Like childhood memories, Tan Suz Chiang’s landscapes tap a wellspring of emotion, but can be fuzzy on the details. Deciding that his early work in realism lacked feeling or meaning, the Malaysian artist now takes a more abstracted view of places he holds dear. Through his eyes, we see the landscape as he remembers or responds to it, focusing as he does on only those elements that tell the story or relate his experience of the place.
The artist believes that abstraction lends itself to a greater sense of emotion in his work. “If I ask you to close your eyes and think about your childhood home,” he says, “some details will be clear and others blurry. Following this principle, I use abstract forms to capture the fading memory of places I love and that are significant to me.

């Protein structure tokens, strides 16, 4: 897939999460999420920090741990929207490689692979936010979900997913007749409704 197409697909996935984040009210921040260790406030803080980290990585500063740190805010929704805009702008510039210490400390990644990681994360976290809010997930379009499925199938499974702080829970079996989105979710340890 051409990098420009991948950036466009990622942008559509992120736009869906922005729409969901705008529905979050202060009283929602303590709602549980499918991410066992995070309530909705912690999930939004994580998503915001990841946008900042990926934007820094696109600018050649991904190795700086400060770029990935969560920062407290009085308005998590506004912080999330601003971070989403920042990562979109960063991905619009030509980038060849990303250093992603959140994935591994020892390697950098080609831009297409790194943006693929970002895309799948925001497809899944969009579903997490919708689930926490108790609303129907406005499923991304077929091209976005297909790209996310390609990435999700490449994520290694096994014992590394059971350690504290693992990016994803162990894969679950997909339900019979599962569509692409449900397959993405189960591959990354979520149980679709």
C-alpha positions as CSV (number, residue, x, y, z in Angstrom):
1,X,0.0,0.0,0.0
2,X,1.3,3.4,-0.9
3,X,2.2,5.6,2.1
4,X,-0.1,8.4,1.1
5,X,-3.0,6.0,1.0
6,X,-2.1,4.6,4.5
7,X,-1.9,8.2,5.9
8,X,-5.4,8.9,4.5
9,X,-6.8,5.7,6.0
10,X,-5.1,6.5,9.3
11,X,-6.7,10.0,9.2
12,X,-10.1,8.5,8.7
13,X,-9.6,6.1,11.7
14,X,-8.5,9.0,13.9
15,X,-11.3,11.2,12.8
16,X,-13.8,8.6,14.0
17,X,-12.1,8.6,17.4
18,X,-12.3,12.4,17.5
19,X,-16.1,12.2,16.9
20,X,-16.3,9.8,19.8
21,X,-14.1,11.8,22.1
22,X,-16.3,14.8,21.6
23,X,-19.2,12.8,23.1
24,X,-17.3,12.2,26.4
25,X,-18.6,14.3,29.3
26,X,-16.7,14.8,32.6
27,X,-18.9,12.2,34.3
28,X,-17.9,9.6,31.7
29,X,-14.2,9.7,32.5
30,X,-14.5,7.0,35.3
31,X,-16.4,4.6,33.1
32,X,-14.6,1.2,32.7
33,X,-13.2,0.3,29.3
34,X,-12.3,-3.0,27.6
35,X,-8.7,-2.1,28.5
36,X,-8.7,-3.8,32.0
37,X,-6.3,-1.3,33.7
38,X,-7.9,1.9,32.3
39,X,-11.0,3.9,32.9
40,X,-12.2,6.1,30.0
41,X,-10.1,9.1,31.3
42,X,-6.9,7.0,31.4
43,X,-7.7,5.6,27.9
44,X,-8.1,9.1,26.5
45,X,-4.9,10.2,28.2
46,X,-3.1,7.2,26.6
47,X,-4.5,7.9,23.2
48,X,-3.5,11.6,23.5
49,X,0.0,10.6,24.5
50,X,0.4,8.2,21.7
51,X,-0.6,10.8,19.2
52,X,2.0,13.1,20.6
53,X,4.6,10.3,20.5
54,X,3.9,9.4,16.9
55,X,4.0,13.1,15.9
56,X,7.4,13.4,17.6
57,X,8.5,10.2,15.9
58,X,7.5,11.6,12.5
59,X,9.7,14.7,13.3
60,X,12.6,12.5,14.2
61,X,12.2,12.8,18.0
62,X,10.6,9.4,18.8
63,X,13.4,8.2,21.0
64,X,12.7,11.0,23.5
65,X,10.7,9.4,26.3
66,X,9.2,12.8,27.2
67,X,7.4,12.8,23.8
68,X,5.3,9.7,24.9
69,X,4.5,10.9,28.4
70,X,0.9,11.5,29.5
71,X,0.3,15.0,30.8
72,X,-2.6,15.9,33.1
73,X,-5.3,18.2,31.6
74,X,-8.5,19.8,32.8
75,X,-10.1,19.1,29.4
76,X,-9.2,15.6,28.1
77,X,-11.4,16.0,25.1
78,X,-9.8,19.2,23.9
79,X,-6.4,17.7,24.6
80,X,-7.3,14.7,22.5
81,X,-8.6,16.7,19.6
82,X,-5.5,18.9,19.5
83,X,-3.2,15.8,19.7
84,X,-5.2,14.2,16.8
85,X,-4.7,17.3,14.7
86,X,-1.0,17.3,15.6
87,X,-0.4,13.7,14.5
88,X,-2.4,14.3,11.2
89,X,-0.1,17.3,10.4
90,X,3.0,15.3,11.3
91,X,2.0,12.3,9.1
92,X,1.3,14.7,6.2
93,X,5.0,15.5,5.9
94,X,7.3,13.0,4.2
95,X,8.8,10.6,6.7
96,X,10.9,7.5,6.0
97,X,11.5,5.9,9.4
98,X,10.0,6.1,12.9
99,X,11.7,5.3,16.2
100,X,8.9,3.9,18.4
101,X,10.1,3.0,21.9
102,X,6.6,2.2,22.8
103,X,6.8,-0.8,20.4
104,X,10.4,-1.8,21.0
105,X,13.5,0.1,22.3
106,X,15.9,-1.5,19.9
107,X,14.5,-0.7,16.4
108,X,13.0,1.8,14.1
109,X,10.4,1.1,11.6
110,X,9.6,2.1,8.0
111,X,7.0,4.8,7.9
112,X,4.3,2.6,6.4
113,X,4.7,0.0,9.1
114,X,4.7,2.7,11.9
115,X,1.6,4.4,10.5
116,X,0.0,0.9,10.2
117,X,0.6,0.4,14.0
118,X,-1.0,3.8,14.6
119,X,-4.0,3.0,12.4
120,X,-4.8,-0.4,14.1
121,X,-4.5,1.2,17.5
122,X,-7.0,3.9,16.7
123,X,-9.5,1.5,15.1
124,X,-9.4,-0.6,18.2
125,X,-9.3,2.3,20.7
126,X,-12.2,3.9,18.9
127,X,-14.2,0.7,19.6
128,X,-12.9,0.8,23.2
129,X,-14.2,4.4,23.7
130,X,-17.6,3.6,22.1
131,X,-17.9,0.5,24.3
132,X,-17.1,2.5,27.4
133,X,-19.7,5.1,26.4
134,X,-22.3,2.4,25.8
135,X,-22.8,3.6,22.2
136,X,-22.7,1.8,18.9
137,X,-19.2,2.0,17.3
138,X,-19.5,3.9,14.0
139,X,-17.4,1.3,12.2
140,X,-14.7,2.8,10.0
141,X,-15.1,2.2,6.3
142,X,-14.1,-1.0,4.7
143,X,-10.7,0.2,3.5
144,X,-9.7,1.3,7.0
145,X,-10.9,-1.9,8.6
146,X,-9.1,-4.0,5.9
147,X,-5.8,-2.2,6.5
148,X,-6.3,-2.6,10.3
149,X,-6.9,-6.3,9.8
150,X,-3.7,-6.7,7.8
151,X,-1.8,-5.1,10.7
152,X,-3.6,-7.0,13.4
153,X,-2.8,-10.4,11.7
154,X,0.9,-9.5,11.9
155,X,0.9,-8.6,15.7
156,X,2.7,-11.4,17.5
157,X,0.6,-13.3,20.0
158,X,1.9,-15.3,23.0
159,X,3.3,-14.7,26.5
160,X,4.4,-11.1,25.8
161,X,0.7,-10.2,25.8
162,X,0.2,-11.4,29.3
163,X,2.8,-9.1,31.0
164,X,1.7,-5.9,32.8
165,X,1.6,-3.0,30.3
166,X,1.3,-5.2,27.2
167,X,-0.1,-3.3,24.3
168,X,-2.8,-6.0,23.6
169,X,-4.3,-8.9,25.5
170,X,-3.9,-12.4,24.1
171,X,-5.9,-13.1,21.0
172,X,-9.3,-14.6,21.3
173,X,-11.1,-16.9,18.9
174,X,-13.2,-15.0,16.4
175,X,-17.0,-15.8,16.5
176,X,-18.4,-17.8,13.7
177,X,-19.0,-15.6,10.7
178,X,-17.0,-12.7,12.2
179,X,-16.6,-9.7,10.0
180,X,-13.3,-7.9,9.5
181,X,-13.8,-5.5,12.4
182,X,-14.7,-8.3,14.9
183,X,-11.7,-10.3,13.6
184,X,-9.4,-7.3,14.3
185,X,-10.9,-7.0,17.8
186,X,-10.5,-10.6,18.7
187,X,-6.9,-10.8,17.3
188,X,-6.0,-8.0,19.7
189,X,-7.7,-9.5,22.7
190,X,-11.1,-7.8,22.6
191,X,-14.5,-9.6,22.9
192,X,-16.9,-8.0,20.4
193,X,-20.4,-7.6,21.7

“I’m also able to create a metaphor for the way in which modernization in Asia often comes at the expense of heritage and culture,” he continues. “When I’m painting a scene, I let my emotions dictate my use of color and the strength of my brushstrokes. I want to layer my painting with meaning and personality rather than just depict the scene in a realistic way.”
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